We wandered off to the cruise ship pier and chatted with some of the locals, where we were informed that they expected to reopen the pier and entertain cruise ships as soon as November or December.
We then decided that one last visit to Pussers was in order for another painkiller!
We took the SCUBA tanks ashore for refill and wandered around town while they were handling it. One of the tanks has a stripped valve and was problematic, with the tools at the shop we were able to get it working well enough for one more dive. Paul at Jost Van Dyke SCUBA was very helpful and pointed us to the Playground, a dive site that I had looked at but thought would be too deep for a new diver.
With the local information, we headed to the Green Cay on the eastern end of JVD for a fantastic dive. LOTS of sea life, and no one else anywhere near us. Near the end of the dive we found big schools of minnows and a handful of barracuda chilling about 20′ below the surface.
Then we set the sails for a route through the Thatch Island Cut on the way to Pelican Island and the Indians again.
The Indians were even better than Rainbow Canyons and it was nice to finish with a last dive only a few feet from the first dive of the trip. This marked a complete circumnavigation of Tortola. I was able to get the 360° camera working for this dive lots of pics were taken.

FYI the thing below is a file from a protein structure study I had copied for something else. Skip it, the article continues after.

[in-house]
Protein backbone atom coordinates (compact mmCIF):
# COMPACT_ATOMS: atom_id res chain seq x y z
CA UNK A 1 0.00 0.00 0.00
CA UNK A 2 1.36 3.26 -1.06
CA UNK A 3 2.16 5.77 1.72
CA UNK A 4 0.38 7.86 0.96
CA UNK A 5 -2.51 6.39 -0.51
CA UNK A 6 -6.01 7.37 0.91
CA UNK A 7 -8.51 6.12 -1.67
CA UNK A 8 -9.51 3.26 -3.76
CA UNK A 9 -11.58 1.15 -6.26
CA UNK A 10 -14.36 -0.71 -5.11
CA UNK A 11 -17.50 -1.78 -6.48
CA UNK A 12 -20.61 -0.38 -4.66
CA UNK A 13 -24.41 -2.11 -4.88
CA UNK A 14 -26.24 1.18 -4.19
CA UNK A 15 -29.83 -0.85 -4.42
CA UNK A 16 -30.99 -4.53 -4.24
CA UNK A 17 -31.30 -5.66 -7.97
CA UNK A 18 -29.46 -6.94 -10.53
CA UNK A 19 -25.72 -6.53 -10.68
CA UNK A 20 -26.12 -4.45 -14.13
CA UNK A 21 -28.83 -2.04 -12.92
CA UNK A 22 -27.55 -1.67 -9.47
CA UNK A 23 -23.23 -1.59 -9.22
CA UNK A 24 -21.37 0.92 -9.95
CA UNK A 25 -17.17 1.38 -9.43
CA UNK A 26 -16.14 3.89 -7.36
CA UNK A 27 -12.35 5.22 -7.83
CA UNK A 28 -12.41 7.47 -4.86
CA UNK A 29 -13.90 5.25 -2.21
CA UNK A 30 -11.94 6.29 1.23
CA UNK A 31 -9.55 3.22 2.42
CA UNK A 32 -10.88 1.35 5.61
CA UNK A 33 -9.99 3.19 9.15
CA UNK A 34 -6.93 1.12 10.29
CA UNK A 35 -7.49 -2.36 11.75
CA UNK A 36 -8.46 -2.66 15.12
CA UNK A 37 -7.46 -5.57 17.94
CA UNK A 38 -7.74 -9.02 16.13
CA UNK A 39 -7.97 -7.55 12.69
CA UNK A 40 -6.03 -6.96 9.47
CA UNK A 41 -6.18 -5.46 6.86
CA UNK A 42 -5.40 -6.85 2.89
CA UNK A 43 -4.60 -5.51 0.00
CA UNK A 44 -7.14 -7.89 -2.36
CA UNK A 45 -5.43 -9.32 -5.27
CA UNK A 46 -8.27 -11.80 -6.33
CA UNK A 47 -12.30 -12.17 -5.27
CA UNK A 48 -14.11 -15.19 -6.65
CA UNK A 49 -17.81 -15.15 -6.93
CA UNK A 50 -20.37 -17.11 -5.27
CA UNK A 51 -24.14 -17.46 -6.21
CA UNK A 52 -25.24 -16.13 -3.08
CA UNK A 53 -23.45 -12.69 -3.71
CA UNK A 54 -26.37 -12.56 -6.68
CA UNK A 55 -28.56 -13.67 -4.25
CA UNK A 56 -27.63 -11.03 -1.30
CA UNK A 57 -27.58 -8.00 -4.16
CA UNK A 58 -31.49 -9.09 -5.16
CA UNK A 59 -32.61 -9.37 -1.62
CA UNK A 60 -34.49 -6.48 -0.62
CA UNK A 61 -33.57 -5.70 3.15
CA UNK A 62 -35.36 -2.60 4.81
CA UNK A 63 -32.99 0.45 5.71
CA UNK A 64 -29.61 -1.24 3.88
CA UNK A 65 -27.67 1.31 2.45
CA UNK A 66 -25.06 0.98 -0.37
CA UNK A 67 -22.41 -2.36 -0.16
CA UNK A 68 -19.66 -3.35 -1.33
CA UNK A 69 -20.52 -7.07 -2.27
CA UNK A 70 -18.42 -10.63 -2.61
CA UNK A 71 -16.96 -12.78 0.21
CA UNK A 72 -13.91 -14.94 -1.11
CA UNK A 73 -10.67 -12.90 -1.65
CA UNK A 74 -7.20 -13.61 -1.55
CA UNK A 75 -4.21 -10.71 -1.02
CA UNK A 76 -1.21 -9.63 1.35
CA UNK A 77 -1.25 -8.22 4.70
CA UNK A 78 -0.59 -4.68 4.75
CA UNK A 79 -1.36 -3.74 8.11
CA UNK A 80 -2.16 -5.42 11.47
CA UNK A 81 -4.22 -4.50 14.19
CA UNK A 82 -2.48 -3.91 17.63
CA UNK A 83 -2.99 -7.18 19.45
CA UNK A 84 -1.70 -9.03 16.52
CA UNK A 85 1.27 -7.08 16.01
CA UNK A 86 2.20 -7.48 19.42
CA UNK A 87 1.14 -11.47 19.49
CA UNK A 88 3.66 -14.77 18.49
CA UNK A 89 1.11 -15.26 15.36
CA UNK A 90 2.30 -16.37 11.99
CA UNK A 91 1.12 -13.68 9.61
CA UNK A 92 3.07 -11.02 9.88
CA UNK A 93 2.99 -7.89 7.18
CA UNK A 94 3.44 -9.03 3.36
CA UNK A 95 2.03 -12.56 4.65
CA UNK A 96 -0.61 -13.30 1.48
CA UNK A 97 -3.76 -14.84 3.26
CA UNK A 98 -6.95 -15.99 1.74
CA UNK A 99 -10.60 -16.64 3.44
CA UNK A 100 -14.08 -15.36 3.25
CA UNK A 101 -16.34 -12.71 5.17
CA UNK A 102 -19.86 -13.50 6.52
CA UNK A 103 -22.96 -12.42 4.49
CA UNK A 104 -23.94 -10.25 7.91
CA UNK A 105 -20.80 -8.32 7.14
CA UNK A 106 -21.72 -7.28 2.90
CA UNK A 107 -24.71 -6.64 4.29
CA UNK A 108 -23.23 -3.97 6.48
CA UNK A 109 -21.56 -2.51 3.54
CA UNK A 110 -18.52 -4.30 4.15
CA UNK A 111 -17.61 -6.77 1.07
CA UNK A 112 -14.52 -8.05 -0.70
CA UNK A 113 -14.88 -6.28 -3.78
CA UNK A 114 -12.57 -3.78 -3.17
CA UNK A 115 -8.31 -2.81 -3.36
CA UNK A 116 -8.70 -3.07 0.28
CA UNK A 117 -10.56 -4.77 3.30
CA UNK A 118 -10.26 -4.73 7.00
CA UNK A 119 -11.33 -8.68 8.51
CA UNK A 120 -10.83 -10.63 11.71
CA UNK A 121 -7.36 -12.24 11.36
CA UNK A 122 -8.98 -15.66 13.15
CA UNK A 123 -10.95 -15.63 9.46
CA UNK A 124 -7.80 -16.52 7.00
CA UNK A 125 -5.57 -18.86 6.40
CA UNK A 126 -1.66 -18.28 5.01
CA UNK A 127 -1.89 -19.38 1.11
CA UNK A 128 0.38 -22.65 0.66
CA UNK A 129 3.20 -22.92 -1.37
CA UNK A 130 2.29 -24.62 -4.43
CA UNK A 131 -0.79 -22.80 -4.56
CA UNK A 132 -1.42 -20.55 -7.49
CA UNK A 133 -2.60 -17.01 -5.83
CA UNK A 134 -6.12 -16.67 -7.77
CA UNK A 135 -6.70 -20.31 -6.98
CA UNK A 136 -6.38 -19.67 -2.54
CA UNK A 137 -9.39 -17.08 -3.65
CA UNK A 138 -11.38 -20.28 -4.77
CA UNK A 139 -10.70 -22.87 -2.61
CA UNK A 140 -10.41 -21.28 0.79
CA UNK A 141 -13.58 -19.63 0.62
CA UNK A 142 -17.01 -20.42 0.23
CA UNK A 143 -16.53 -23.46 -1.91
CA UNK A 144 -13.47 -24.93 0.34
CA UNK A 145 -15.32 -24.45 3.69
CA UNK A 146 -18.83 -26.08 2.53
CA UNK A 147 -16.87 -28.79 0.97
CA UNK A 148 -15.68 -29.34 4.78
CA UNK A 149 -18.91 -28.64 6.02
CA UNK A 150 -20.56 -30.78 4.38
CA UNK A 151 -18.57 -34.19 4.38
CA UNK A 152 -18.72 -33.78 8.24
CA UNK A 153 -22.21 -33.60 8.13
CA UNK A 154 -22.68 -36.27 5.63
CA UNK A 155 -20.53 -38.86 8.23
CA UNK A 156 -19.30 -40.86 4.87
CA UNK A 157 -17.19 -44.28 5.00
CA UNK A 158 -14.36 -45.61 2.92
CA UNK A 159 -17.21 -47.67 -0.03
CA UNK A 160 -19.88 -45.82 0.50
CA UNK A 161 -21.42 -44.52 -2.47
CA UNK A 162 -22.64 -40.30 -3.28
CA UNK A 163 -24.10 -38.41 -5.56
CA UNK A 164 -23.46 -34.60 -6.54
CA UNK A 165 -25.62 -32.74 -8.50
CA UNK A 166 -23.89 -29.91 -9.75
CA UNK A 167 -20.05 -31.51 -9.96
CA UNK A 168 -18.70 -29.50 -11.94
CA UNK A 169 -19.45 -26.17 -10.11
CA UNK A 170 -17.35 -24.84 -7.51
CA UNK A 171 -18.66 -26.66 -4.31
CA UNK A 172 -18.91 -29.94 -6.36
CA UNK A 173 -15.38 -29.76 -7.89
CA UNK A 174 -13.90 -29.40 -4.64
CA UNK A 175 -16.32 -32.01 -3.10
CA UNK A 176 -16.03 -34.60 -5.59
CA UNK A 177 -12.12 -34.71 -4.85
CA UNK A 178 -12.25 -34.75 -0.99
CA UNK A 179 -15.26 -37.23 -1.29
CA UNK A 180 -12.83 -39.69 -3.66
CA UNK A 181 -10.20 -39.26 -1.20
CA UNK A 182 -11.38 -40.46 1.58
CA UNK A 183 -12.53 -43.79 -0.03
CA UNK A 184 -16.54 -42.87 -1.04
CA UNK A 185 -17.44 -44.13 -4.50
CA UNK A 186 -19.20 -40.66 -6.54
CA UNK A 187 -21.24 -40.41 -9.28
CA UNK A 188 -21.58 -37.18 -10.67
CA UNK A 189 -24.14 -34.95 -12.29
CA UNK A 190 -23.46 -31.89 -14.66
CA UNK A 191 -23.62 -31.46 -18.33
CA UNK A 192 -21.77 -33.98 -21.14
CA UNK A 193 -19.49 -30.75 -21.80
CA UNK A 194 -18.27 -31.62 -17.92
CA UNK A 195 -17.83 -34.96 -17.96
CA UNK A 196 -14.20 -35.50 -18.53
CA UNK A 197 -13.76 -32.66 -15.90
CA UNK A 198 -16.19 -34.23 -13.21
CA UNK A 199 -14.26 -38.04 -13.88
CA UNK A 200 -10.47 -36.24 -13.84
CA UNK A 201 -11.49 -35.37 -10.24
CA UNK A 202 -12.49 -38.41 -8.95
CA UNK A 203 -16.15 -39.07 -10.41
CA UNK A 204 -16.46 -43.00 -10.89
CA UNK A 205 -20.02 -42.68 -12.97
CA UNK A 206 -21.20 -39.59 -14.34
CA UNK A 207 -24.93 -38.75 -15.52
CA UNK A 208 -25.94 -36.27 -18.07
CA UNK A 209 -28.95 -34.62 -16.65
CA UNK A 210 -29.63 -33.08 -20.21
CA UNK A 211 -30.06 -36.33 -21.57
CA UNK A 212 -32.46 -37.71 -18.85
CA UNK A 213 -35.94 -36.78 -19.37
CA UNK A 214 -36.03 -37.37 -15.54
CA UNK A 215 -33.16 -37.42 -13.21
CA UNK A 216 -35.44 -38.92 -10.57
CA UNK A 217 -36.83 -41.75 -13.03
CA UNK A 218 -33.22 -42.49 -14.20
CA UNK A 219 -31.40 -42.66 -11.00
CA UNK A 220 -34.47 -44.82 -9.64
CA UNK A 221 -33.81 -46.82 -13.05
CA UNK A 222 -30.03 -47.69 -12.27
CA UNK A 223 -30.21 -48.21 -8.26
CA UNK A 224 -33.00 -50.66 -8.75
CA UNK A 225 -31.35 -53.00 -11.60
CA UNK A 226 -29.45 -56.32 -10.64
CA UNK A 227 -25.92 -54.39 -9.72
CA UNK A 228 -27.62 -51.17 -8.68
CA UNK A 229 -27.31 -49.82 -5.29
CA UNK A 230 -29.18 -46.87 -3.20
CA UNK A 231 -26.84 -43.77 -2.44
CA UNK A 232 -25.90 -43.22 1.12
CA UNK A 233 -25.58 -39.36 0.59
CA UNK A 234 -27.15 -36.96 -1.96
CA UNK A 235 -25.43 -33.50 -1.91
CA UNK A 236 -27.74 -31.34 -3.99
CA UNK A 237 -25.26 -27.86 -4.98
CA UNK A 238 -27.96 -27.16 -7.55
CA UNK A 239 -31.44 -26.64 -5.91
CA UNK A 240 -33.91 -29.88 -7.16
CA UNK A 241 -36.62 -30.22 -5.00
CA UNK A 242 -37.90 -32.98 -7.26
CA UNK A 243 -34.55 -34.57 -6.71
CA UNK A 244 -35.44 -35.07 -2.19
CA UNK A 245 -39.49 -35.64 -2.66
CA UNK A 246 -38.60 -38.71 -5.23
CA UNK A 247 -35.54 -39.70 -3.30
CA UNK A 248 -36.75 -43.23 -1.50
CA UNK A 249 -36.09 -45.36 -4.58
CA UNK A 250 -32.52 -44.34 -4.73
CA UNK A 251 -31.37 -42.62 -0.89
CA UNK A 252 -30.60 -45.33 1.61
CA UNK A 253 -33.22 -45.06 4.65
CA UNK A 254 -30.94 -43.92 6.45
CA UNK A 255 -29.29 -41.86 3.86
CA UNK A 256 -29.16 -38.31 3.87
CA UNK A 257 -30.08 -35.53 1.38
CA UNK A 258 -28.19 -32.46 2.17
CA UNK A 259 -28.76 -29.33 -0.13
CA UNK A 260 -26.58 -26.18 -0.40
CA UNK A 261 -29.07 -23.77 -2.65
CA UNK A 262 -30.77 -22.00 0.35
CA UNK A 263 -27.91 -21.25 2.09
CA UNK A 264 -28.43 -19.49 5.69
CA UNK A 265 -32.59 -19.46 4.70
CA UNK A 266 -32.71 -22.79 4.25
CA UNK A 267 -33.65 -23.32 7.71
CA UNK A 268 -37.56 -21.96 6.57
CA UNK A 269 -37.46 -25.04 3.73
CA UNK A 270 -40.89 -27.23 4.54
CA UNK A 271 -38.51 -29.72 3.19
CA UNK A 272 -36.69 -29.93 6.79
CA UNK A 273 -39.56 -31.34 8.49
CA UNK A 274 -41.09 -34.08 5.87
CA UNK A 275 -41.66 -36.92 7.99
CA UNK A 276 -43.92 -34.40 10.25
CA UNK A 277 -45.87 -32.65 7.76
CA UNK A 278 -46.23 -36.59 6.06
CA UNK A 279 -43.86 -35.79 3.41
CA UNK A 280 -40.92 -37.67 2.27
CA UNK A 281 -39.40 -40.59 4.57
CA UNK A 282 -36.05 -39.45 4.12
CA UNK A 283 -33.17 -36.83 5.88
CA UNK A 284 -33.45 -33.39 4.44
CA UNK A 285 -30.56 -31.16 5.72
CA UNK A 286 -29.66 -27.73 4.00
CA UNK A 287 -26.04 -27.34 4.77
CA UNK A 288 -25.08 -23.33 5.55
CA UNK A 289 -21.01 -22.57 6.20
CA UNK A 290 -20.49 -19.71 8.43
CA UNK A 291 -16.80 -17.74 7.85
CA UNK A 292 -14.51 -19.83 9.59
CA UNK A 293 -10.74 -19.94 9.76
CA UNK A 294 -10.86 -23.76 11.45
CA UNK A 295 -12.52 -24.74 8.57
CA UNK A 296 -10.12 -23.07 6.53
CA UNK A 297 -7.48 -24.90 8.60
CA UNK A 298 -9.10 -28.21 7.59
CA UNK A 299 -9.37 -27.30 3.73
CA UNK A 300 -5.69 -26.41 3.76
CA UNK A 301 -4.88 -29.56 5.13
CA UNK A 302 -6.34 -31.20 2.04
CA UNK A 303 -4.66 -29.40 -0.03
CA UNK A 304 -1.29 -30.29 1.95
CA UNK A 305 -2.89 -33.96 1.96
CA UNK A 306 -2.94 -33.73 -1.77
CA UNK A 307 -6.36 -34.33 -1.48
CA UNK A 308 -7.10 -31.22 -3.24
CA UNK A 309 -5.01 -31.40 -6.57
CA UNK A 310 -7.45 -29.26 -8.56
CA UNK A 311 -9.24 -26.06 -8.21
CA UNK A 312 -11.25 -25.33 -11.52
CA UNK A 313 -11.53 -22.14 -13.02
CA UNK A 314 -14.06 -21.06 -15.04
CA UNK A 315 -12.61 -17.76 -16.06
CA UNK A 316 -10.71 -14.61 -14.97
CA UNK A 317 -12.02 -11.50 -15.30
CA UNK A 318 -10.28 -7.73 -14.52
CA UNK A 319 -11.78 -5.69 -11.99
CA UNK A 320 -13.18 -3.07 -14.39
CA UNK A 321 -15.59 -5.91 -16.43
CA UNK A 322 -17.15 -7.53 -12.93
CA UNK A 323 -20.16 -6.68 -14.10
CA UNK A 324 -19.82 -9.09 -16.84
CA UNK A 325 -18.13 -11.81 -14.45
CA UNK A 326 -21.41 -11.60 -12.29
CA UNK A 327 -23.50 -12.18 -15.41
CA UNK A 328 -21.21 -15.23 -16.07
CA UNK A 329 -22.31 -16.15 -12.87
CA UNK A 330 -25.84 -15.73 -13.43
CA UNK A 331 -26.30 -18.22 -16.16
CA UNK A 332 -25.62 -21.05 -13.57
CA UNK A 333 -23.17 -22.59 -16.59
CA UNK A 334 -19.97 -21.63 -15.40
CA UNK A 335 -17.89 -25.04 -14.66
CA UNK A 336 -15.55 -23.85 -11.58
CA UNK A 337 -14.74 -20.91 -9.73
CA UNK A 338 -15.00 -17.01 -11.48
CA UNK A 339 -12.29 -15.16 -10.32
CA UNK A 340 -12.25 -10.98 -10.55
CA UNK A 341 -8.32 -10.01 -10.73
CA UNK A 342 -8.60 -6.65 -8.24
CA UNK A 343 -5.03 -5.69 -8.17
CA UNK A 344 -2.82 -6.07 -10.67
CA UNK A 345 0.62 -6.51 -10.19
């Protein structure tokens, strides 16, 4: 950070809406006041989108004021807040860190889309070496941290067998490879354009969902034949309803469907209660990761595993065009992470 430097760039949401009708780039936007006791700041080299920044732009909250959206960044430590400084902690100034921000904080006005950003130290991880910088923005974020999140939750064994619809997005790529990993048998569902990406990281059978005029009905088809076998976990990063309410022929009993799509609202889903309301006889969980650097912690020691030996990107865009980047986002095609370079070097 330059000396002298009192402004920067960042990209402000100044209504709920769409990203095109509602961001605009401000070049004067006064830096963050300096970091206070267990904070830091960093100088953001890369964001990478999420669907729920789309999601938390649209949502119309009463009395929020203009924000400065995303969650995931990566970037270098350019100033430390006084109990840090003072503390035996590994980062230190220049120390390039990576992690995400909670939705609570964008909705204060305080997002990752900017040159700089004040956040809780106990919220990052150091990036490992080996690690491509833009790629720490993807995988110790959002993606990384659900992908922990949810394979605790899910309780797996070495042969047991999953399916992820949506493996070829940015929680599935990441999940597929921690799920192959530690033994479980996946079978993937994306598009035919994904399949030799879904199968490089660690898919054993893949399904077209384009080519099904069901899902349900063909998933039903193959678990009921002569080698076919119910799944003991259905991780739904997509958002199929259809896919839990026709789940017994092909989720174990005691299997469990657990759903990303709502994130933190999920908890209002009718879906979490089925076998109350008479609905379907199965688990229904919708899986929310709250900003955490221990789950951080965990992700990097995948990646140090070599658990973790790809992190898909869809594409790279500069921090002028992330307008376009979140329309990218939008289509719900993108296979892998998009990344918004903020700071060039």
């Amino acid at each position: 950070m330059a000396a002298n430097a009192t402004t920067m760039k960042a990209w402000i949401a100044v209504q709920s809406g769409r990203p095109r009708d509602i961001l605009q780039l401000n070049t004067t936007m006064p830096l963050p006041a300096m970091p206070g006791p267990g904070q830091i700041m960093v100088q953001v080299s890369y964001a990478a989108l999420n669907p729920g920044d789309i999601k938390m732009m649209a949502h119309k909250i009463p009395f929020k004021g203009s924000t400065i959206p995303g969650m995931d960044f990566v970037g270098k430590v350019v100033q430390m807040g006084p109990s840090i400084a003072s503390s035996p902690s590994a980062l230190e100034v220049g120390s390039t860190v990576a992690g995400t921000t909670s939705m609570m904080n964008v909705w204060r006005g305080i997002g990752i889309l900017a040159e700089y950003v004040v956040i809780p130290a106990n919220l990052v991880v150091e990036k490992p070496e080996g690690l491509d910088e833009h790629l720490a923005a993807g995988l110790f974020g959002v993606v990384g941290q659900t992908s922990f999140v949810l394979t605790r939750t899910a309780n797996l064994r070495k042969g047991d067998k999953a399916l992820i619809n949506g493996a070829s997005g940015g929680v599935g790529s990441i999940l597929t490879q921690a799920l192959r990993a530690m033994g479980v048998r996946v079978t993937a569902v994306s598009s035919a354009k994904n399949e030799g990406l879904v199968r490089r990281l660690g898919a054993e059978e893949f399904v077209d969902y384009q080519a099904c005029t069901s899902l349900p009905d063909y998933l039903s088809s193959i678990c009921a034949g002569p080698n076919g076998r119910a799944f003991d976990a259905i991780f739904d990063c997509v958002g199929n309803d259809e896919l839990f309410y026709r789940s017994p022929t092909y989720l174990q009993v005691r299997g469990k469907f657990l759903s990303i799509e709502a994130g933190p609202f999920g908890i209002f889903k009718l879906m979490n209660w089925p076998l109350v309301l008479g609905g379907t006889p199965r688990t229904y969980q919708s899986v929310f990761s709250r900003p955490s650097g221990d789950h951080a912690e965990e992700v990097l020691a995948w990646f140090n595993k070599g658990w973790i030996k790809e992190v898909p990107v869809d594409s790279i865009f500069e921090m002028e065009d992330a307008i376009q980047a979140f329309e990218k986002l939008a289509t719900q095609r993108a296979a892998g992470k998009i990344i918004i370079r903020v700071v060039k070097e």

We cast off the ball and headed to Peter Island and the Willy T for one last night. And, YES, we jumped off upper deck of the Willy T in the proper attire.
We rose and left Anegada early as we planned a long sail to Jost Van Dyke with hopefully some more diving on the way. The winds were perfect, even the squall that hit us couldn’t dampen our spirits. Shortly after the squall passed, i went up on the foredeck for a nap and found this 22° halo above. After sailing for 4-5 hours we picked up a ball at Sandy Cay for a quick dive. For some reason neither of us were in particularly good shape for this dive and we decided to keep it short and shallow. Returning to the vessel, we promptly headed to Great Harbor and made our way to Foxy’s for another great meal.